“Recorded history is like a photograph of an iceberg: it deals with what is visible above the surface. Yet below the surface is the vast mass of the population, surviving sometimes in records when they are born married, accused of crime, or buried, but otherwise leaving no trace.”
- Christopher Hill, The Century of Revolution
Painting of an iceberg by Casper David Friedrich.
“The soverign may be a man or body of men, his right may be derived from remote antiquity or recent conquest; all that matters is that he can protect his subjects and that his authority is generally recognised.”
(Hill’s interpretation of soverign and sogerignty from Hobbes Leviathian)
-Christopher Hill, The Century of Revolution (1961)
“Europe has been threatened with subjugation by barbarians , compared with whom the barbarians who marched under Attila and Albion were enlightened and humane.”
“And, if it be asked what has made us to differ from others, the answer is that we never lost what others are wildly and blindly seeking to regain. It is because we had a preserving revolution in the seventeenth century that we have not had a destroying revolution in the nineteenth. It is because we had freedom in the midst of servitude that we have order in the midst of anarchy. For the authority of law, for the security of property, for the peace of our streets, for the happiness of our houses, our gratitude is due, under Him who raises and pulls down nations at his pleasure, to the Long Parliament, to the Convention, and to William of Orange.”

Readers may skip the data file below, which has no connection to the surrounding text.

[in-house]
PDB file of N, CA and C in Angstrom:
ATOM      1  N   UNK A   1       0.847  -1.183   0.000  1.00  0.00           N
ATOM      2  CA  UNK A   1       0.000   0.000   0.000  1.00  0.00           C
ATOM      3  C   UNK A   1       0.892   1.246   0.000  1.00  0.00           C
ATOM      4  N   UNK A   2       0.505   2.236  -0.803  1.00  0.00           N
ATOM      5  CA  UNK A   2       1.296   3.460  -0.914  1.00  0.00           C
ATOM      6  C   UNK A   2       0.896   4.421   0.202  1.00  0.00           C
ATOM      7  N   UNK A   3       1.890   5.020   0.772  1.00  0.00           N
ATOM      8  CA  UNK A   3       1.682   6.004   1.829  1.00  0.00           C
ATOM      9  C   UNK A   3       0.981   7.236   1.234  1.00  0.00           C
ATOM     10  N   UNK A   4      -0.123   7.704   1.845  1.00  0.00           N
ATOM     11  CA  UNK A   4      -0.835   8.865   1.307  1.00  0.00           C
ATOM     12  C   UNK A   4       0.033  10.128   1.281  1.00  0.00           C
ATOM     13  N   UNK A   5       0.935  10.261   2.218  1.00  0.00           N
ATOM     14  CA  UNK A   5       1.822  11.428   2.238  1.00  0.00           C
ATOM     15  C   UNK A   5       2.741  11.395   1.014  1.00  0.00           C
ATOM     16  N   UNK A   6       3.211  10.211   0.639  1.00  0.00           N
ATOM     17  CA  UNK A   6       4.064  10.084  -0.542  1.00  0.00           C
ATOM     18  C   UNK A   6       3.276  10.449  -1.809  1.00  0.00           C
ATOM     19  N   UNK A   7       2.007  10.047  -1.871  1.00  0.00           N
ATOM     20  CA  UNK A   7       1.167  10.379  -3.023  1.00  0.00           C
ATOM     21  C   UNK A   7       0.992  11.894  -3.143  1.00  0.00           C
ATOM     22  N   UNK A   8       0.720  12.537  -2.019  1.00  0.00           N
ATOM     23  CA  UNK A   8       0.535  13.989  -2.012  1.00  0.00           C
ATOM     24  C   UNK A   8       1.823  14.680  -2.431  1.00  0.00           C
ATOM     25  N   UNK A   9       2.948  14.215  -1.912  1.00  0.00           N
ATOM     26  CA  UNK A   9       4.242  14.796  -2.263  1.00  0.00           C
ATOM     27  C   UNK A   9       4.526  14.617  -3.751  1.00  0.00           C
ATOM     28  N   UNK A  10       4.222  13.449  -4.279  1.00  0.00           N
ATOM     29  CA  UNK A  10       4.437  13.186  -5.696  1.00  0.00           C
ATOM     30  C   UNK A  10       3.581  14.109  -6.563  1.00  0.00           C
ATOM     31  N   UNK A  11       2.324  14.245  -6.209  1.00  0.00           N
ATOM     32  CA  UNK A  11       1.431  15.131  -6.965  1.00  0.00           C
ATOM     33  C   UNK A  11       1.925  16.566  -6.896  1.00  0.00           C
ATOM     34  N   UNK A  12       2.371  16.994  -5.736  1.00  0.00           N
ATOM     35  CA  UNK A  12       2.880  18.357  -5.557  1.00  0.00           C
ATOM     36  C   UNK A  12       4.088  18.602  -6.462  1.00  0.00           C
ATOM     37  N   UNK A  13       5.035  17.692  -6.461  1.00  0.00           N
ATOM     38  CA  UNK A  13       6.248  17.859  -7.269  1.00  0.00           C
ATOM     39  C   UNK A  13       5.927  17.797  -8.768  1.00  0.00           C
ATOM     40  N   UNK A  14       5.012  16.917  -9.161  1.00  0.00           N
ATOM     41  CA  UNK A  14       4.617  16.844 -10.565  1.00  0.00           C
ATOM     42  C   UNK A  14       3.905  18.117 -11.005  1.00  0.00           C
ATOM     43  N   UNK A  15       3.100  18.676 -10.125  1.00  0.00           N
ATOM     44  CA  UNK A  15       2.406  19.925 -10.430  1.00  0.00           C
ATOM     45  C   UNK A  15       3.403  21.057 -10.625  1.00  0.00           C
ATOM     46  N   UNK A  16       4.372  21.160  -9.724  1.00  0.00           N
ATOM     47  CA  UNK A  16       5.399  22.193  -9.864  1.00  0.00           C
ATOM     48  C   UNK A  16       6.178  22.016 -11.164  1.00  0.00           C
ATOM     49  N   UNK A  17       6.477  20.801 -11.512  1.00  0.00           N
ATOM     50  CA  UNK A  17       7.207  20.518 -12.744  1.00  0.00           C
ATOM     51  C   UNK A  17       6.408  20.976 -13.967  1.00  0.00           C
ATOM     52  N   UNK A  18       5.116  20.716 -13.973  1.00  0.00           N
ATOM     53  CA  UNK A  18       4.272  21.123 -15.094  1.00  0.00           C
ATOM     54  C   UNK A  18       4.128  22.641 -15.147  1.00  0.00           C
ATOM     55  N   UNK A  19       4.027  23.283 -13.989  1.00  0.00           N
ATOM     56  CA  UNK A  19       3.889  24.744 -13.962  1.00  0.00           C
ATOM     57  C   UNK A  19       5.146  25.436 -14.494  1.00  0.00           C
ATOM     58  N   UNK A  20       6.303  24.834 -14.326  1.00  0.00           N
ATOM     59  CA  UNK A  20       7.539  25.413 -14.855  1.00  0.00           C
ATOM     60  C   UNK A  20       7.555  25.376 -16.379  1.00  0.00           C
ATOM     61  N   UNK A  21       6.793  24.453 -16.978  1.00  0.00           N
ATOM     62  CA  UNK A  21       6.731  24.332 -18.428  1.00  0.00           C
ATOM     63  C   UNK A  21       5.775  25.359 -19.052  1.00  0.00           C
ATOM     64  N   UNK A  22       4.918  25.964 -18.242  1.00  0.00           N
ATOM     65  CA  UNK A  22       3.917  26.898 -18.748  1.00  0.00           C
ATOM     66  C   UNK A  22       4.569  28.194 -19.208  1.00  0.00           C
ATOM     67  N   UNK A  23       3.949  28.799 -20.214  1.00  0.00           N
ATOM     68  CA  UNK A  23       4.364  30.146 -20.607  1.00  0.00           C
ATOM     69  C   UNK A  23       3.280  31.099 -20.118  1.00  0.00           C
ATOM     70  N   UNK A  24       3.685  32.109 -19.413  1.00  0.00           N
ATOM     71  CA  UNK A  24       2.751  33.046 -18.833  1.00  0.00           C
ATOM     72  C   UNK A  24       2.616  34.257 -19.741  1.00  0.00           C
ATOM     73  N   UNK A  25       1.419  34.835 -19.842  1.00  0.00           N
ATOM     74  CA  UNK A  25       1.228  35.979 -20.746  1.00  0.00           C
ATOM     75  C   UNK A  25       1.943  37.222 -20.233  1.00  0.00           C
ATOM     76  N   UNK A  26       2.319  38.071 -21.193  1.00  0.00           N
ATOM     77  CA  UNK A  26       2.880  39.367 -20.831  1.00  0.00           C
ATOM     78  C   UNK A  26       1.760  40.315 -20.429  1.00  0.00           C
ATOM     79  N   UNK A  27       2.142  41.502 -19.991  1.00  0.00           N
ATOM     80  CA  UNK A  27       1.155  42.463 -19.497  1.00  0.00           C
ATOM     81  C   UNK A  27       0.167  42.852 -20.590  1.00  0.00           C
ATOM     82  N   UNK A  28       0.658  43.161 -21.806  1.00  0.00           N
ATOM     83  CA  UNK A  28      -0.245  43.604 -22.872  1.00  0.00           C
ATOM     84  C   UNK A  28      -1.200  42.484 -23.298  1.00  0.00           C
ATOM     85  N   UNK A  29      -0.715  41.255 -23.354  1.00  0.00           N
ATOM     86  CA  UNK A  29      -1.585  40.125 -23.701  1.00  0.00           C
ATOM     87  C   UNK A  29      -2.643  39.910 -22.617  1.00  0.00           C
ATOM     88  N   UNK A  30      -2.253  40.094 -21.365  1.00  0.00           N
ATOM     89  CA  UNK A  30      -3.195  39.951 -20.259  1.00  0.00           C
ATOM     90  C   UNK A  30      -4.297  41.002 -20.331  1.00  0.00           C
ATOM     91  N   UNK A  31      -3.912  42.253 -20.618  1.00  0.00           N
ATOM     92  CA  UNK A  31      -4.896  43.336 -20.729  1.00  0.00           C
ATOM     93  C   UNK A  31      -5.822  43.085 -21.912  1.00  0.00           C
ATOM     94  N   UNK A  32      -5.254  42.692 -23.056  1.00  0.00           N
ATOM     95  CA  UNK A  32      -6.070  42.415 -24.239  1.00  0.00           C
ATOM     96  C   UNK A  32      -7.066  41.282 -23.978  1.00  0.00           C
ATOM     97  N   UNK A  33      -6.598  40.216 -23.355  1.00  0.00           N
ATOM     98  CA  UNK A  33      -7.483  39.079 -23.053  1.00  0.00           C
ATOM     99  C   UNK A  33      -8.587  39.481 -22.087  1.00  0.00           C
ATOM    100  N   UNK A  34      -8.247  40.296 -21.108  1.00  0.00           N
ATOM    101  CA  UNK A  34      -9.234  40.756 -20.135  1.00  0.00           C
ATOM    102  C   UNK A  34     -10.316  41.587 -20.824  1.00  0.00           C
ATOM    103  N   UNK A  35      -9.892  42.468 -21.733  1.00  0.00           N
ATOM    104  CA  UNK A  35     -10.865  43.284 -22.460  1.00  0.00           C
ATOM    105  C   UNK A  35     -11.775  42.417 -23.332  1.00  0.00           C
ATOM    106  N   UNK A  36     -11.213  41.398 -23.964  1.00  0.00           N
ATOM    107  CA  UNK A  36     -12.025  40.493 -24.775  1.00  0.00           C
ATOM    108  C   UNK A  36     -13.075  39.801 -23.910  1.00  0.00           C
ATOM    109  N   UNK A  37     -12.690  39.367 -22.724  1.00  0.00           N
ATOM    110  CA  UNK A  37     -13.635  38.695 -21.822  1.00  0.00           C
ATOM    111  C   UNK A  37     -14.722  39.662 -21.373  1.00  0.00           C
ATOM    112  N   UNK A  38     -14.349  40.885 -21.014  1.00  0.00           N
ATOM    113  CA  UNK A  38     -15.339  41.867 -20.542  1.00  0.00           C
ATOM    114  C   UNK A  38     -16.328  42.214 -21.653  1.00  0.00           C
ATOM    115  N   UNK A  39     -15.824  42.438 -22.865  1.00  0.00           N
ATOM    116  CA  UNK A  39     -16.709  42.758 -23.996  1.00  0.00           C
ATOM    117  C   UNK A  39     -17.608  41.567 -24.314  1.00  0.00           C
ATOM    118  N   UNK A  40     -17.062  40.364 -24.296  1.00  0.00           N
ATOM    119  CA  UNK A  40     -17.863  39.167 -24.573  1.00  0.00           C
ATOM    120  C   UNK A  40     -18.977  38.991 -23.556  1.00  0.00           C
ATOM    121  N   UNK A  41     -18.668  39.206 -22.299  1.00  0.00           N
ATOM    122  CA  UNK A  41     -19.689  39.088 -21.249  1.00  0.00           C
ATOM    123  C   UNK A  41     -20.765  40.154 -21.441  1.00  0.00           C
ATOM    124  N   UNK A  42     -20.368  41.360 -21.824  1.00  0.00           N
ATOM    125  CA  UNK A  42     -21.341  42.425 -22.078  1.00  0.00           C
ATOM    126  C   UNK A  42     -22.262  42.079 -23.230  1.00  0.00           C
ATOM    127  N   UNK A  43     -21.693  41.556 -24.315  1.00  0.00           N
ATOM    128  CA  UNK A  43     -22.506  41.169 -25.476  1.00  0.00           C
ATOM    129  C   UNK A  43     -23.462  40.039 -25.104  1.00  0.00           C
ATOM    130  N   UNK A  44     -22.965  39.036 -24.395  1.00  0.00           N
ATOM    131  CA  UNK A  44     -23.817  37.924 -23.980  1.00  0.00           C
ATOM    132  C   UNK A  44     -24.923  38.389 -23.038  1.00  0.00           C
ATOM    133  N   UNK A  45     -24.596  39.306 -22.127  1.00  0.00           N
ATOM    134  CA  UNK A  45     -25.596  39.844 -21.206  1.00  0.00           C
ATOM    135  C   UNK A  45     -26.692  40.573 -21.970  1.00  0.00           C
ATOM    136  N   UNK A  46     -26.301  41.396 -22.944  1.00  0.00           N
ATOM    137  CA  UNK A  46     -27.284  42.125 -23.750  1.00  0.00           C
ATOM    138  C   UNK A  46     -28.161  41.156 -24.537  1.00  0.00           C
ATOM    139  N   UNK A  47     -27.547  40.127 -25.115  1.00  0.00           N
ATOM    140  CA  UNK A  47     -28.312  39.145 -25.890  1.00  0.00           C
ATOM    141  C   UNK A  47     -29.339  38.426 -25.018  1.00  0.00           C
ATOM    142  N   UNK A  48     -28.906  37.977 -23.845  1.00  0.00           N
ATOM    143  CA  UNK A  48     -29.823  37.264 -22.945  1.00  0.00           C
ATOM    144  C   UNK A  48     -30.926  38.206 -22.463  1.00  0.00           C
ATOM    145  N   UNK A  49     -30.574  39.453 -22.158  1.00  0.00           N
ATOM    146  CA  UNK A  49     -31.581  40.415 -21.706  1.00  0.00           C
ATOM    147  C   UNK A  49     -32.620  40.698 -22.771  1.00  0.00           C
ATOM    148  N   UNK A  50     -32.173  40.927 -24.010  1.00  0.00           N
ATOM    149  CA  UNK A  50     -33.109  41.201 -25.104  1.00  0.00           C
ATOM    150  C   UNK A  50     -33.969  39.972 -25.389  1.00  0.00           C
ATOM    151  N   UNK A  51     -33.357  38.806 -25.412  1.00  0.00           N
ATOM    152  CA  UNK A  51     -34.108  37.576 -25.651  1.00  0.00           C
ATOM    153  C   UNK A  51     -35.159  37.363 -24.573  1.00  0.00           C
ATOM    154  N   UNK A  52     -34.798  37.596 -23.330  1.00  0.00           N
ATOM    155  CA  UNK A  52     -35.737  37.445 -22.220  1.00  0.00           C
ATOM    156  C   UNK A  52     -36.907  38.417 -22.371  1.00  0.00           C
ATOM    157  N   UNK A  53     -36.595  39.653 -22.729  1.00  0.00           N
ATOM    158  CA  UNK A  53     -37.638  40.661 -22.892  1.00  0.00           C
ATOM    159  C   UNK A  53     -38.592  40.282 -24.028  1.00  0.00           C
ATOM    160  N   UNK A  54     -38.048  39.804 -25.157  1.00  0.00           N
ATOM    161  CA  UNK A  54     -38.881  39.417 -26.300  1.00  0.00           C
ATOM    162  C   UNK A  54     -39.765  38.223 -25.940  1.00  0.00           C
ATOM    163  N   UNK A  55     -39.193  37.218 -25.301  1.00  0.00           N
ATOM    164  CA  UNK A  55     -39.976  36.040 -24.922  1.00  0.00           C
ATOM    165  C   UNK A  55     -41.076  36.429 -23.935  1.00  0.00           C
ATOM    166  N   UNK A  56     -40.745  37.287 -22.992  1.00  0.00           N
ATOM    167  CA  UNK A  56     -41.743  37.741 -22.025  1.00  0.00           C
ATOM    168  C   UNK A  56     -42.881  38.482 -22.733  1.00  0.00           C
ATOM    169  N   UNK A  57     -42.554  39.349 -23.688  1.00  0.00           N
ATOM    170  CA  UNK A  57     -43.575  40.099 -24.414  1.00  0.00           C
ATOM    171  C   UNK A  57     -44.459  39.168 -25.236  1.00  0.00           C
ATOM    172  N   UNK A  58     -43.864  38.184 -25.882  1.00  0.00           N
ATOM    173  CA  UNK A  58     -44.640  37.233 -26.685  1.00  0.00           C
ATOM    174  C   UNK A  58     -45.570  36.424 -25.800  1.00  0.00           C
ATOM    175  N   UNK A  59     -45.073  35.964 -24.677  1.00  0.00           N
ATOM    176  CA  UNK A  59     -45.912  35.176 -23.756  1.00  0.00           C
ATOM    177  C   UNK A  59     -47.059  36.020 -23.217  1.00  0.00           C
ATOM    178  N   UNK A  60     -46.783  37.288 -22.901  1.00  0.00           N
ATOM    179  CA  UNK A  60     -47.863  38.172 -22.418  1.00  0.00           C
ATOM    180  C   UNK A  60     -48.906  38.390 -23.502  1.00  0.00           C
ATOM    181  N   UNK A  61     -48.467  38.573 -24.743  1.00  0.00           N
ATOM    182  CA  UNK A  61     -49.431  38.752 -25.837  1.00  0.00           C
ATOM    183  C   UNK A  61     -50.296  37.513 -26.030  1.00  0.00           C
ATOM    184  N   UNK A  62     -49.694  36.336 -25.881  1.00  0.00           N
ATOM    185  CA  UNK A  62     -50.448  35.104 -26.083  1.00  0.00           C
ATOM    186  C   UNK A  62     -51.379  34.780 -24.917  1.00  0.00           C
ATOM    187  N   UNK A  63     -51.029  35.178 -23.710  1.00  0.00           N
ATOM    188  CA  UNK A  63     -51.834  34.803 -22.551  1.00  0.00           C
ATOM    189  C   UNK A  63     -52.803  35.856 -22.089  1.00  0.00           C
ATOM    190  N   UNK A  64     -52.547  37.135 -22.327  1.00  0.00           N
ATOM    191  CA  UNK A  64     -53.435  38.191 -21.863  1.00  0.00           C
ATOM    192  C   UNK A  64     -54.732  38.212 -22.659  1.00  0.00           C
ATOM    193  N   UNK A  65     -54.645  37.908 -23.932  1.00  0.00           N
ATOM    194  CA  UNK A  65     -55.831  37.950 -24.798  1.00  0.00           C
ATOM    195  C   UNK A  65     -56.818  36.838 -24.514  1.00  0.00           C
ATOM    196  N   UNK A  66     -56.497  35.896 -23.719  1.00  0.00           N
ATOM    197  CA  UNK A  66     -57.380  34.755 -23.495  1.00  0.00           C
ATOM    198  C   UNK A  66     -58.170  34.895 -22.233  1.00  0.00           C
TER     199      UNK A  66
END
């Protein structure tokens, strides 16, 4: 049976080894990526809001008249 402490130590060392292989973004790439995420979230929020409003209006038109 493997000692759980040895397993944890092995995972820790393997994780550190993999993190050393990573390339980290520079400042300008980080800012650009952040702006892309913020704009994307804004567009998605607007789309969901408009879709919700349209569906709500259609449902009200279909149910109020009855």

Macaulay on the reason why the 1848 revolutions failed to germinate in the United Kingdom.
Lord Macaulay, The History of England (1849-61)
“In a word, as he had all the wickedness against which damnation is denounced and for hell-fire is prepared, so he had some virtues which have caused the memory of some men in all ages to be celebrated; and he will be looked upon by posterity as a brave mad man.”
Edward Hyde on Oliver Cromwell (II), The History of the Rebellion
Satirical depiction of Cromwell